Archive for September, 2010

Mantana – The Introduction

Alpine-Live contributor and team skier Casey Denning left the EC last month to head back to MSU, in the meantime he has been enjoying Yellowstone National Park and Montana’s natural beauty. There has been a few snow events up high in the Bridger mountain range (located ~40 minutes off-campus) but nothing significant yet.
In the off season Casey is a very passionate fly fisherman. On Saturday (Sept. 25) he ventured into Yellowstone in search of river trout – he got what he came for and then some. He encountered an elk stampeed – almost being “gored” by one himself…he unsettled an old and dying buffalo on the riverbed…had a gripping close encounter with a grizzly bear and managed to catch a 17-inch monster cutthroat river trout. Casey fortunately survived and still had time to take these photos of his fetch. We’ll be catching up with him and his crew on a weekly basis from Bridger Bowl, MT via GoPro and photo stills. ENJOY!


Sunday Night Stop Motion

“I can smell snow outside and there was frost on my windshield this morning. A good sign.”
One of our riders sent me this text today from his Kennebunk, ME home. We’ve seen signs of snow on the webcam up at the observatory on Mount Washington and there is some serious dipping temperatures up high. Will we be skiing again on Halloween? Start making sacrifices to the ski god! Enjoy this stop motion movie we found on the internetz.


Quik Pro France

Yep it’s 3:36 in the AM, Dane is ripping..LIVE!


Foxwoods Adventure!


Igor Part Two – September 21, 2010

This morning was some of the finer surf I’ve seen all season. Hooked up with some boys in Maine and shot so many photos the camera over-heated. It was pumping to say the least, here is a little sample.


Igor Arrives

After a little bit of mis-forecasting on my part, and 36 hours we finally saw some swell. Yesterday was sideshore, semi consistent and head high today was super windy out of the north. Fortunately we saw a little bit more size today, sets this morning as the tide filled in were 2ft overhead plus. Tomorrow morning should still be good, here are a few shots from the last two days.


Skunked…

So today was disappointing, but we still have faith. The New York surf cams are looking insane and Rhode is starting to see some swell. Tomorrow should be smaller in the morning building through the day. Peak has been pushed forward until Monday. To kill some time today we went skating…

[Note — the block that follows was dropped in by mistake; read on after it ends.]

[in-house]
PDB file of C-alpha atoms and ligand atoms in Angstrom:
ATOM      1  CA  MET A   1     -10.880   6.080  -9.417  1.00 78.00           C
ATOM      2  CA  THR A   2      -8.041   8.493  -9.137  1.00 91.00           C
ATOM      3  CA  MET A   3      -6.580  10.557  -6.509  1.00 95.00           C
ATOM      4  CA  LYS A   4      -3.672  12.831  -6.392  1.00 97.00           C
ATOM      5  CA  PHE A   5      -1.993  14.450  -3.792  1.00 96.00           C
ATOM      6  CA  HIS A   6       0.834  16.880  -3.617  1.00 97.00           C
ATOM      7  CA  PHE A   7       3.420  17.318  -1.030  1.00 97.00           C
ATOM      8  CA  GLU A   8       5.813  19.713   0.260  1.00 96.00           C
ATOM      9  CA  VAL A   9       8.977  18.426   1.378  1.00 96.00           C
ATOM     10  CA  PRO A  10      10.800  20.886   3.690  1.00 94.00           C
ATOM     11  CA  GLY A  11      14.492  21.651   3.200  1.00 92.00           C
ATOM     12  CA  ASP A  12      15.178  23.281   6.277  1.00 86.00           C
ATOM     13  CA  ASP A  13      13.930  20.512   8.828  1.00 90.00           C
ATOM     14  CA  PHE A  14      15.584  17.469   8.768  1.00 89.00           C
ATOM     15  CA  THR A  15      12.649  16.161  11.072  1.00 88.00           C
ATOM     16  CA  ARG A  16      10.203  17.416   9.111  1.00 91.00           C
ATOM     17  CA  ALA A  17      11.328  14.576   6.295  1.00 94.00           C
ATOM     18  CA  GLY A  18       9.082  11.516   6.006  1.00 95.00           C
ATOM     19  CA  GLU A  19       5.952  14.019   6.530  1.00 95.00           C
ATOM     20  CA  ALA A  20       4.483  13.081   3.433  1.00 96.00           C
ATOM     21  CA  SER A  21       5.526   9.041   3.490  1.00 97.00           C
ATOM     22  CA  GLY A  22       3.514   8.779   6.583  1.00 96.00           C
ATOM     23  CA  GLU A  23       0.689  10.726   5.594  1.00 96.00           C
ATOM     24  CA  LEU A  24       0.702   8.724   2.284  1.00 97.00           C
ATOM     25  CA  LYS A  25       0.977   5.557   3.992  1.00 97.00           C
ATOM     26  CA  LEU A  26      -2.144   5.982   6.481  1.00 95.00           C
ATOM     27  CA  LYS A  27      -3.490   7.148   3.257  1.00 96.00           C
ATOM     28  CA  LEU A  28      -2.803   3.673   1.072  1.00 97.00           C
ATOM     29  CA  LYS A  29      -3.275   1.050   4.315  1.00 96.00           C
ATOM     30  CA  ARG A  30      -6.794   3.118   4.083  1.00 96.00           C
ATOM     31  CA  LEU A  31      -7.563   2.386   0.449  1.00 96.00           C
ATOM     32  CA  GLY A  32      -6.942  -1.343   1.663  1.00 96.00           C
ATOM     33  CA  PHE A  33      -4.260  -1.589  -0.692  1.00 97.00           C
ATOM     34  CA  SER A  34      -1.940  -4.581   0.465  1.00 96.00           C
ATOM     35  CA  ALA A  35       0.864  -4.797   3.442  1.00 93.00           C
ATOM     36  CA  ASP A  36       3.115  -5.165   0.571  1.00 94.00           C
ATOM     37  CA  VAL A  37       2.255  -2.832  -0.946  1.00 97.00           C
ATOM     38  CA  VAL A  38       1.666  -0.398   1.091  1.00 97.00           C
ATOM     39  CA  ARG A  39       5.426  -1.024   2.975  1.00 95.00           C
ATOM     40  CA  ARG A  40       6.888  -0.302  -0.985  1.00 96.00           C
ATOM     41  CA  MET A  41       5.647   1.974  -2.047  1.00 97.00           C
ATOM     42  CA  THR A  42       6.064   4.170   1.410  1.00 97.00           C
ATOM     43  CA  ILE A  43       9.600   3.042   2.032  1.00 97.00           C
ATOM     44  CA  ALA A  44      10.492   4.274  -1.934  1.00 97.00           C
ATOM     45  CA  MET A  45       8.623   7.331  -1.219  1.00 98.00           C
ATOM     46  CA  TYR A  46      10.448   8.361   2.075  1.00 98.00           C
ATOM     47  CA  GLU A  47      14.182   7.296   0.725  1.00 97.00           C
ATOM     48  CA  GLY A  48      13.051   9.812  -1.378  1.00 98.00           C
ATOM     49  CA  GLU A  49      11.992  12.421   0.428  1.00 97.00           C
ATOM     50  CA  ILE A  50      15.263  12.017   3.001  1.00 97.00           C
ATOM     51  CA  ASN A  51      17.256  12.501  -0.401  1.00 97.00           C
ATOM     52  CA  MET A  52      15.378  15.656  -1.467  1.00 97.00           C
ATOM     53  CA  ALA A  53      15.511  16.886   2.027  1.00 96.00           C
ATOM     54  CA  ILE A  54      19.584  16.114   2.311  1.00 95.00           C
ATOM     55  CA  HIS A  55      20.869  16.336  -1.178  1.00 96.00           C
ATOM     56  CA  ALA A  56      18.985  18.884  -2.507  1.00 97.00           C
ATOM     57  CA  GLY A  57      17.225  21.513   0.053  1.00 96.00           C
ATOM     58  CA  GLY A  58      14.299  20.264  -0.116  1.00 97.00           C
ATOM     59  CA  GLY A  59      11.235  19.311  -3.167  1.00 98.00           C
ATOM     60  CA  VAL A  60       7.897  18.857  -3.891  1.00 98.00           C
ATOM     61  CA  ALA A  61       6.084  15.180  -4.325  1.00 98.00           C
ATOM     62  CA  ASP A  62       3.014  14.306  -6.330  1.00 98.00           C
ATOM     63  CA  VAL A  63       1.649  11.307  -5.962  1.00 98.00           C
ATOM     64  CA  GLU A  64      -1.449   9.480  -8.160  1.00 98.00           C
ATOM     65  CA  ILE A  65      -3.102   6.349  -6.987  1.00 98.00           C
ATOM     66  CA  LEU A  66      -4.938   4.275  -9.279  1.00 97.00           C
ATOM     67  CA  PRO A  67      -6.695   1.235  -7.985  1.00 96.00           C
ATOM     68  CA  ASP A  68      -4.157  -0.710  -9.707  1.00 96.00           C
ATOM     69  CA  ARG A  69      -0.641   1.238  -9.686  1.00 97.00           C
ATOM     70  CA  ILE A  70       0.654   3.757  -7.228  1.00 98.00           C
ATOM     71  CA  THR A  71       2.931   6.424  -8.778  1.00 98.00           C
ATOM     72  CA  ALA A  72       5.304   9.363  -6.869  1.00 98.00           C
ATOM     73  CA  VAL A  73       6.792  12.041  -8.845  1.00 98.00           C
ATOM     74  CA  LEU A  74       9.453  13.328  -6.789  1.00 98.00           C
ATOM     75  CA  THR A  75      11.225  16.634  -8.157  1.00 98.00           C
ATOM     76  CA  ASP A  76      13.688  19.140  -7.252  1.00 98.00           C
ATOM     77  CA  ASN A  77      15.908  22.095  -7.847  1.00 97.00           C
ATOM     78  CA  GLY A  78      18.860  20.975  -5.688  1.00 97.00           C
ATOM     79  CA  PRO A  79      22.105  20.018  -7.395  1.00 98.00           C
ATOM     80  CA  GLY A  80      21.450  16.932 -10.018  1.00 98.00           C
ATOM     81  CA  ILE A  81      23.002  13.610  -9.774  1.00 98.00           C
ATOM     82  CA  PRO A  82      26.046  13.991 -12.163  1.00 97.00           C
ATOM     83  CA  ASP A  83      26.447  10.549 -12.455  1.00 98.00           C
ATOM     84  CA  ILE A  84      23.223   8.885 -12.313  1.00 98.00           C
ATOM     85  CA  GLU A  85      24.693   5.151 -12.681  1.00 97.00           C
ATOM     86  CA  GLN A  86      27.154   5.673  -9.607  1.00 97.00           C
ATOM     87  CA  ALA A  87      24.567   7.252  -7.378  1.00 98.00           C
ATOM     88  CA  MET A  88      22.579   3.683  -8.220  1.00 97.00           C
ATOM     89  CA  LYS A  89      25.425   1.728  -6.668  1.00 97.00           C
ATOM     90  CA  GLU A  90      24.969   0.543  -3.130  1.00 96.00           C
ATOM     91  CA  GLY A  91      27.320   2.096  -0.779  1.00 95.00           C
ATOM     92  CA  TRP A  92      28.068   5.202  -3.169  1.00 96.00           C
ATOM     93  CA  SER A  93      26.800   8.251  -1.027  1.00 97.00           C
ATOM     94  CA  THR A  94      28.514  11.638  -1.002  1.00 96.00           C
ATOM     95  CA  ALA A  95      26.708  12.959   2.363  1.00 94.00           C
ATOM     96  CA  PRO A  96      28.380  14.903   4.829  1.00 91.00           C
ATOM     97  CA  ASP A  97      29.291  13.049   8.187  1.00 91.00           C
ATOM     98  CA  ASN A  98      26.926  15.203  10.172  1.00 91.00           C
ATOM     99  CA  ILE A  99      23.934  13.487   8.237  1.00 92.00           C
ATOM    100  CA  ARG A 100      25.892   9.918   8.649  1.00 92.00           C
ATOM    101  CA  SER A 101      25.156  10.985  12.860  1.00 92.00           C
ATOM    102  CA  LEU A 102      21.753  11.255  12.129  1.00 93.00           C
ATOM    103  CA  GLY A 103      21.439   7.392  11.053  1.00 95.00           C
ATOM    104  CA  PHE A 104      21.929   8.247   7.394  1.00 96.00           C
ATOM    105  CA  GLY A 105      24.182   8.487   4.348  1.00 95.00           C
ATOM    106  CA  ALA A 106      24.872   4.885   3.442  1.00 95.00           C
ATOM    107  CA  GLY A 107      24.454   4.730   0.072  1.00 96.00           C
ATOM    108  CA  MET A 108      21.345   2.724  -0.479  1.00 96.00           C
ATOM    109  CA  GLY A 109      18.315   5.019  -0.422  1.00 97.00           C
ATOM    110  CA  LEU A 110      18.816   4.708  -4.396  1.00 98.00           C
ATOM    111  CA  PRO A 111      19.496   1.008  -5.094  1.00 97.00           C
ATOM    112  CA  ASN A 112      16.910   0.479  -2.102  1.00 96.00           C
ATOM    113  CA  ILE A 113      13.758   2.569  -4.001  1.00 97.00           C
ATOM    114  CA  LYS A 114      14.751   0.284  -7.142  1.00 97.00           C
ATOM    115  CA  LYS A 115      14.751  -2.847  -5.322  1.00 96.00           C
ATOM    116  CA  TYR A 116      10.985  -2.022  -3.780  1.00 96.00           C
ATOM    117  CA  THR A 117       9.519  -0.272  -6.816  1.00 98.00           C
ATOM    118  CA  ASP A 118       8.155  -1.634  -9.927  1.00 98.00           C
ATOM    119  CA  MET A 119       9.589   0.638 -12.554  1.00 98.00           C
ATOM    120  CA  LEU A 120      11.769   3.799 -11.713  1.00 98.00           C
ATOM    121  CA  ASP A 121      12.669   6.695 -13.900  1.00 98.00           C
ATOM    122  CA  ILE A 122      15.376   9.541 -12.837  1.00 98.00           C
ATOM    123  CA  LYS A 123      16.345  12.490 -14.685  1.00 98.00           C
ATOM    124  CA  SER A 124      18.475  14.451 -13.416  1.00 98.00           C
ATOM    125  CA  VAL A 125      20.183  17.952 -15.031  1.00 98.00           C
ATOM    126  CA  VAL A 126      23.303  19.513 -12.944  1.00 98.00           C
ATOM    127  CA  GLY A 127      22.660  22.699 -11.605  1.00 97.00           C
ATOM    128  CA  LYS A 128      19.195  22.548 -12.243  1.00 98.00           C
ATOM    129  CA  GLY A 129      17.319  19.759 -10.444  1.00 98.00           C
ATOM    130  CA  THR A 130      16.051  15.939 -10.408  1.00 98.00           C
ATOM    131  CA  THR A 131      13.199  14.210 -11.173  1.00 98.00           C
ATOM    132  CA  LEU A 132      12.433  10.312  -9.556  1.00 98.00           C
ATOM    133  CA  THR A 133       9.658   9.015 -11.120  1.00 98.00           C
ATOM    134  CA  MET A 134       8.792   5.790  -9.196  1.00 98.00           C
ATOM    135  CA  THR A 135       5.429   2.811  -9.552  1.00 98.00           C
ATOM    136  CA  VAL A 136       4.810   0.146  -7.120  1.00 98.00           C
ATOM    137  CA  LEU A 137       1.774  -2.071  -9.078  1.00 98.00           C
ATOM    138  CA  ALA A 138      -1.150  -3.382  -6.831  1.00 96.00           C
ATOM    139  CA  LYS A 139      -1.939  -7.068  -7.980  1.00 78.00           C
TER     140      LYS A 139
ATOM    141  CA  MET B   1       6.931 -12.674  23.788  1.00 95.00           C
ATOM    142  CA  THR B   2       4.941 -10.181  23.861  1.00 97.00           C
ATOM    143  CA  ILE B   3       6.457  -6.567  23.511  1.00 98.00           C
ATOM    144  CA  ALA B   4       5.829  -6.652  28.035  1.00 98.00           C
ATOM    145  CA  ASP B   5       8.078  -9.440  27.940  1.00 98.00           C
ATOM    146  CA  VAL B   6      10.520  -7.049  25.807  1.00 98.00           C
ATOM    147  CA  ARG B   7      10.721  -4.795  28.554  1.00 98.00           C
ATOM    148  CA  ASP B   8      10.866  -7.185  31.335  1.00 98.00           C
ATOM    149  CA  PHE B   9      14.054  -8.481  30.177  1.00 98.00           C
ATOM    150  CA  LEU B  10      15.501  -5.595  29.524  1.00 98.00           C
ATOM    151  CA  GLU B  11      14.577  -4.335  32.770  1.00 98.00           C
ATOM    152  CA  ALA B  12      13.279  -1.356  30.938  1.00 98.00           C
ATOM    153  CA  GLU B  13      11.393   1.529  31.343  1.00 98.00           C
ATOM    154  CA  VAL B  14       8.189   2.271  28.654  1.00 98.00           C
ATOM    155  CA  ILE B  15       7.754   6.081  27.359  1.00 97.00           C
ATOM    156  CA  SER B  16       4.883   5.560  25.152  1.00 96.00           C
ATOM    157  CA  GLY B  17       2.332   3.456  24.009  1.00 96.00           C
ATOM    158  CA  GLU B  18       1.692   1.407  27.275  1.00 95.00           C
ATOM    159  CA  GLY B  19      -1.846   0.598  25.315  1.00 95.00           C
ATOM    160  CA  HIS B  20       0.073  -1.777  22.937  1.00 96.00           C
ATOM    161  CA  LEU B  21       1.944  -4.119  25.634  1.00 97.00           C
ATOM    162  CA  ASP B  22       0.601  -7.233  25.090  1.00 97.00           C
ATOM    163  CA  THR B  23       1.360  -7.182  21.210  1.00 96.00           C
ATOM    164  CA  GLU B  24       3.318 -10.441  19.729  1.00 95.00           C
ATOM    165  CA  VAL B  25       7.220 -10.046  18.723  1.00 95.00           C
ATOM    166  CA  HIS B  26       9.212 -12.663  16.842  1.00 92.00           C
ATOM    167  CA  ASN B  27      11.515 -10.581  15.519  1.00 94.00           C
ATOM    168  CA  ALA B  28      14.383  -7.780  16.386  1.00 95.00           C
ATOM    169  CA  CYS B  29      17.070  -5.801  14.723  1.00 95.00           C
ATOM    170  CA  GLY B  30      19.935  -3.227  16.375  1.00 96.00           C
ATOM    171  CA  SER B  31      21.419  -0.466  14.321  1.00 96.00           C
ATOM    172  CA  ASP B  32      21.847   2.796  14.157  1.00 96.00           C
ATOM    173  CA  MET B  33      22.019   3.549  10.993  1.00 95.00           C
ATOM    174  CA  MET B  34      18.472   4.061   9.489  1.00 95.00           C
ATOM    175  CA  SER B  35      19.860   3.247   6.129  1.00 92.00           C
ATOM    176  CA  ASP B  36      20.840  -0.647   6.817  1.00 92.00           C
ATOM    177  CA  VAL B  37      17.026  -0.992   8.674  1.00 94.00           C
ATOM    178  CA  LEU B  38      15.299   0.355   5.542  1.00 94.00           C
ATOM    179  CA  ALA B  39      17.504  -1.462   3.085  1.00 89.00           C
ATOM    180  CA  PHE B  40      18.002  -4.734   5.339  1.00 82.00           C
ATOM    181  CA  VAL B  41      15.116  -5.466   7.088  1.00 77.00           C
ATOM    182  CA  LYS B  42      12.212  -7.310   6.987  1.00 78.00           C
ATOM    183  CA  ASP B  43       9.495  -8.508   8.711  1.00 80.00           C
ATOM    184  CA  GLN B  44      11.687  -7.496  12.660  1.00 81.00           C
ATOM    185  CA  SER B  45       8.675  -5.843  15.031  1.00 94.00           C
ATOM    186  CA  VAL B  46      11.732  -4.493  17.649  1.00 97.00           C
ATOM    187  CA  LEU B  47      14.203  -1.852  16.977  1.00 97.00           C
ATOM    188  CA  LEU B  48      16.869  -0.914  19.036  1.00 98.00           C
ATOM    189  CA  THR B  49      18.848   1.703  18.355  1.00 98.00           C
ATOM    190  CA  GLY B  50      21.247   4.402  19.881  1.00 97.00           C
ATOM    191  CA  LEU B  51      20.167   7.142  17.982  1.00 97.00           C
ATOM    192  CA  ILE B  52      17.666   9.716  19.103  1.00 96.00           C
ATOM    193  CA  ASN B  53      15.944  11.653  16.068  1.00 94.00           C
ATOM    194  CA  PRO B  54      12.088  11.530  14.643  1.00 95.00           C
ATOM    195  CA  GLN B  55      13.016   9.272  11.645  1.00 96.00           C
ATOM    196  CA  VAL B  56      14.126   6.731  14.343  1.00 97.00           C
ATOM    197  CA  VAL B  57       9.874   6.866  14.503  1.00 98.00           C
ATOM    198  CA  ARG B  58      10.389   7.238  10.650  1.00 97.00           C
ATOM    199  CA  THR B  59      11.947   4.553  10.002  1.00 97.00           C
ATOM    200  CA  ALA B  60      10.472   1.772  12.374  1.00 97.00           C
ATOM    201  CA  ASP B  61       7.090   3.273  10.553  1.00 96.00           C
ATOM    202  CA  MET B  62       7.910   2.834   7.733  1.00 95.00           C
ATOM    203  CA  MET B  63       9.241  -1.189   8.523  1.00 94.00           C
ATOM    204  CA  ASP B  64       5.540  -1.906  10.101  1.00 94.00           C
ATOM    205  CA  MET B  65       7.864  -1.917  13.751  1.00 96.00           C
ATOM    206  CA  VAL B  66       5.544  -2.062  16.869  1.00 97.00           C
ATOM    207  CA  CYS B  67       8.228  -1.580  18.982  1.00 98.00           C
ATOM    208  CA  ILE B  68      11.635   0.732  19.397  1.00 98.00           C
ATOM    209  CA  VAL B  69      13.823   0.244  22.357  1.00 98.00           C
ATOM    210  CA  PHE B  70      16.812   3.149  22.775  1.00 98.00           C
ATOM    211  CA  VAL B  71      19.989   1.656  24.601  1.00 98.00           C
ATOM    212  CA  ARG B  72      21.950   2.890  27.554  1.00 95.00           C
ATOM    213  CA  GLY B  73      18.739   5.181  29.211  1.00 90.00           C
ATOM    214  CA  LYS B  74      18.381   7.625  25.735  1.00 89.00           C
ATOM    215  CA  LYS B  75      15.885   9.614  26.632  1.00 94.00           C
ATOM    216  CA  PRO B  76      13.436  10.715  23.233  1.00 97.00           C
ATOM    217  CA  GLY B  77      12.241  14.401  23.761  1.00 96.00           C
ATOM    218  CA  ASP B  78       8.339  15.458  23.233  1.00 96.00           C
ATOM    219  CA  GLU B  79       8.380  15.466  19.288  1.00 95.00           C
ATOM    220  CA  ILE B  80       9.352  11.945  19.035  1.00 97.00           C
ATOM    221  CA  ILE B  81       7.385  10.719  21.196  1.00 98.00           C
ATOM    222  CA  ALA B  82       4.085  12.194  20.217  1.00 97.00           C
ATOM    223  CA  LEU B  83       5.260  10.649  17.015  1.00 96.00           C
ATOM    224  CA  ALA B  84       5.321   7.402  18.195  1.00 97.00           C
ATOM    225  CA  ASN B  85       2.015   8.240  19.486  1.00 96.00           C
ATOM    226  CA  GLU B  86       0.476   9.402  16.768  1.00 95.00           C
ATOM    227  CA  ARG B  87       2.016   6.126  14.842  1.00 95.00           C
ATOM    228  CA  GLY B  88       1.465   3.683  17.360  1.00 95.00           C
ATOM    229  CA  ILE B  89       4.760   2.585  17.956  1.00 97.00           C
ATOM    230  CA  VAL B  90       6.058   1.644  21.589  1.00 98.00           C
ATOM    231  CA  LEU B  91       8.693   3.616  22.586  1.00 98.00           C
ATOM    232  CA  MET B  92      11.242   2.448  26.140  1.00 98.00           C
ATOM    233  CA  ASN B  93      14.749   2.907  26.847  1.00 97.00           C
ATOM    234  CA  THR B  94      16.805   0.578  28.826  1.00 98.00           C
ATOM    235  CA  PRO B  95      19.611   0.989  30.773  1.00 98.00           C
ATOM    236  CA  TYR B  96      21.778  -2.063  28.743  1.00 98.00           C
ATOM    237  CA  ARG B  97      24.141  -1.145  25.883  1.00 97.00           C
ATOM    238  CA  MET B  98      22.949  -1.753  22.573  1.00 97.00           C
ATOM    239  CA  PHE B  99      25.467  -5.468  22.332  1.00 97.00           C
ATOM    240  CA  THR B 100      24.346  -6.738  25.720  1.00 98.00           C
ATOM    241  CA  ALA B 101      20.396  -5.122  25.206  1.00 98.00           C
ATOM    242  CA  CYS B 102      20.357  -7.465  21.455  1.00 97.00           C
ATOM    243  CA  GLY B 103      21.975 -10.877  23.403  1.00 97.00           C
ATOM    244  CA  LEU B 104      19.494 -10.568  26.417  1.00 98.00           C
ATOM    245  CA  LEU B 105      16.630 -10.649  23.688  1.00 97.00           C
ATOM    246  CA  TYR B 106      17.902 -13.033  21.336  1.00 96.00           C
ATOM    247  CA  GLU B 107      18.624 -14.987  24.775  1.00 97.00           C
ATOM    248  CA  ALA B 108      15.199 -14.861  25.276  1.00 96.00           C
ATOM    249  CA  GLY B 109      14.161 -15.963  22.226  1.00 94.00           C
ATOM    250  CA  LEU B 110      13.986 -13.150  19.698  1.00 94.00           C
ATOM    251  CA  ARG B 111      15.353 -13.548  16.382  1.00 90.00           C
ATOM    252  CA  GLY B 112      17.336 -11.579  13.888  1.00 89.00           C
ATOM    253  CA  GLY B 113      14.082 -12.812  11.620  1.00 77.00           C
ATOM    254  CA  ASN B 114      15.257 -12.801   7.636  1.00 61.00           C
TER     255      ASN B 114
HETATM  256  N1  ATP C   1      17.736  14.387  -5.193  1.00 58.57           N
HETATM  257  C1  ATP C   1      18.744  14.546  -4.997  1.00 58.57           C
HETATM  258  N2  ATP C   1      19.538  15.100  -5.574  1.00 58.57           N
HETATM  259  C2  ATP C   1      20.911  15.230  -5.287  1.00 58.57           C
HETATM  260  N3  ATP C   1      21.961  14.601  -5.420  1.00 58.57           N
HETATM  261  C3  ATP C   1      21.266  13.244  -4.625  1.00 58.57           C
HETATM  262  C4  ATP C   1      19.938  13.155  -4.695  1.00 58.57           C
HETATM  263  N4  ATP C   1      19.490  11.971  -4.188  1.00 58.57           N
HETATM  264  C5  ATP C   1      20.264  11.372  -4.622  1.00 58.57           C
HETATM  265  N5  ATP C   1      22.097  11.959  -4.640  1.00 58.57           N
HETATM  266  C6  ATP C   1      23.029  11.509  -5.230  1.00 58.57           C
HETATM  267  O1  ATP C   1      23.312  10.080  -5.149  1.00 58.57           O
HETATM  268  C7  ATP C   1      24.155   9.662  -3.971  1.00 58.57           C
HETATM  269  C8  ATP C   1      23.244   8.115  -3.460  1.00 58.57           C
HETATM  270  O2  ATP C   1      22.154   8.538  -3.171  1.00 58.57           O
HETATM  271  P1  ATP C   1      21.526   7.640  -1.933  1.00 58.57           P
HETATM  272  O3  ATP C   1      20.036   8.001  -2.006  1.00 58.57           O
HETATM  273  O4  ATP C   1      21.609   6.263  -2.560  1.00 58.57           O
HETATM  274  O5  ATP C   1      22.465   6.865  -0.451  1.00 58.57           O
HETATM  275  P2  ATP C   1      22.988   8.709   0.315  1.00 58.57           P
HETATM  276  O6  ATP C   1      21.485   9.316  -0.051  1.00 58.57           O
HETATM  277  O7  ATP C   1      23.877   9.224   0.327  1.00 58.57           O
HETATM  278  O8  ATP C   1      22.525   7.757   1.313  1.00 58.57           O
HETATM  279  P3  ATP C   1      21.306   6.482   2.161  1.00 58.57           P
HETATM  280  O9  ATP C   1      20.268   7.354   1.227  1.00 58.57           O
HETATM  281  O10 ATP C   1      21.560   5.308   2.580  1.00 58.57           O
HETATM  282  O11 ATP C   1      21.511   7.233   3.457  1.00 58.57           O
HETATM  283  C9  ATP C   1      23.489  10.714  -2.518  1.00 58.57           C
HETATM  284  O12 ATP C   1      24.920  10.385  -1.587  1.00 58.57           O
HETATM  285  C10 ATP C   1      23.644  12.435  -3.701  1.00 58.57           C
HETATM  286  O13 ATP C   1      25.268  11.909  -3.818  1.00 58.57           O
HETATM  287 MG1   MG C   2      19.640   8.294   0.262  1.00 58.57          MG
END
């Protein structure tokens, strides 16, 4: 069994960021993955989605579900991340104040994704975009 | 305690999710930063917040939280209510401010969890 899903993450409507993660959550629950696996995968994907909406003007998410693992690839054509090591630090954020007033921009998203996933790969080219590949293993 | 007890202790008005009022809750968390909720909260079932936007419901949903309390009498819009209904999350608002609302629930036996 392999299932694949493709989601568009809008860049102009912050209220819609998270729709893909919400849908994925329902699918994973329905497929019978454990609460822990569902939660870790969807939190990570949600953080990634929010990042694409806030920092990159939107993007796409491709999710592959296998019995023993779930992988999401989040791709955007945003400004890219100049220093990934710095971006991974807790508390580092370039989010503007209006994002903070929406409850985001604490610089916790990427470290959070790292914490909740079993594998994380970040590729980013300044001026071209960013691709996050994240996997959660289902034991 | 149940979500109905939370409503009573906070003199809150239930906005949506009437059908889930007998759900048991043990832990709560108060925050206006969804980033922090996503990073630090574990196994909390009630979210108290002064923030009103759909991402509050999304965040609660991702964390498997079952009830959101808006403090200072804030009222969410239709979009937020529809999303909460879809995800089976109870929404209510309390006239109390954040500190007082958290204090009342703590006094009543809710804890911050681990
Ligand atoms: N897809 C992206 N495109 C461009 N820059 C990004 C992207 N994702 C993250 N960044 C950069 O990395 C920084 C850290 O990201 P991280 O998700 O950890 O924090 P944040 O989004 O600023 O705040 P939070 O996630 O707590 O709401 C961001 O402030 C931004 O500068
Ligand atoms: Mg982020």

Igor and Julia

9-16-10 UPDATE
Igor is again intensifying, this morning the storm went through an eyewall replacement cycle, quoted from Jeff Master’s Blog on Wunderground.com “By Saturday, much of the East Coast from northern Florida to Cape Cod Massachusetts can expect waves of 3 – 4 meters (10 – 13 feet), causing dangerous rip currents and significant beach erosion.” The Hurricane Hunters have a flight into the storm scheduled for this afternoon, more accurate information to come. GET AMPED! it’s gonna be firing.
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Today was the second time in history that there have been two active category 4 hurricanes in the North Atlantic simultaneously, Igor and Julia. Julia is also the first ever category 4 hurricane in that part of the Atlantic. The storm is very far out, but she will be backing up Igor’s swell.
It looks as though we’ll get some serious swell energy from Igor, it’s still about 1,500 miles off the southern coast and moving quite slowly. We may even see some forerunner energy in the water by dark tomorrow night(Thursday). I have a feeling that Friday morning could be still be smaller as the swell fills in and by dark it’ll be head high. The swell will be building on Saturday and these days especially it’s pretty dangerous to be in the water, the swell is going to fill in rapidly, and each set will be bigger. Know your limits, if you’re not going to be comfortable surfing in overhead surf, don’t paddle out. Even if it’s smaller in the morning by mid-day it should be pumping and by dark will be full on 6-8ft.
The swell is most likely going to peak on Sunday night into Monday morning and there will leftovers into the middle of the week. That could be delayed up to 24 hours depending on how slowly this storm moves up the coast. Above is a forecast track from Wunderground.com, and the other is a contrast of Southern New Hampshire and Central Maine data, Maine will be the call if the storm stays close (under ~800 miles from the coast) as it picks up that south swell much better.
Keep it locked, I’ll update tomorrow with more on swell period and Hurricane Julia.

Side note : We have some white stuff on the deck at Mount Washington! Could be some more by Saturday morning.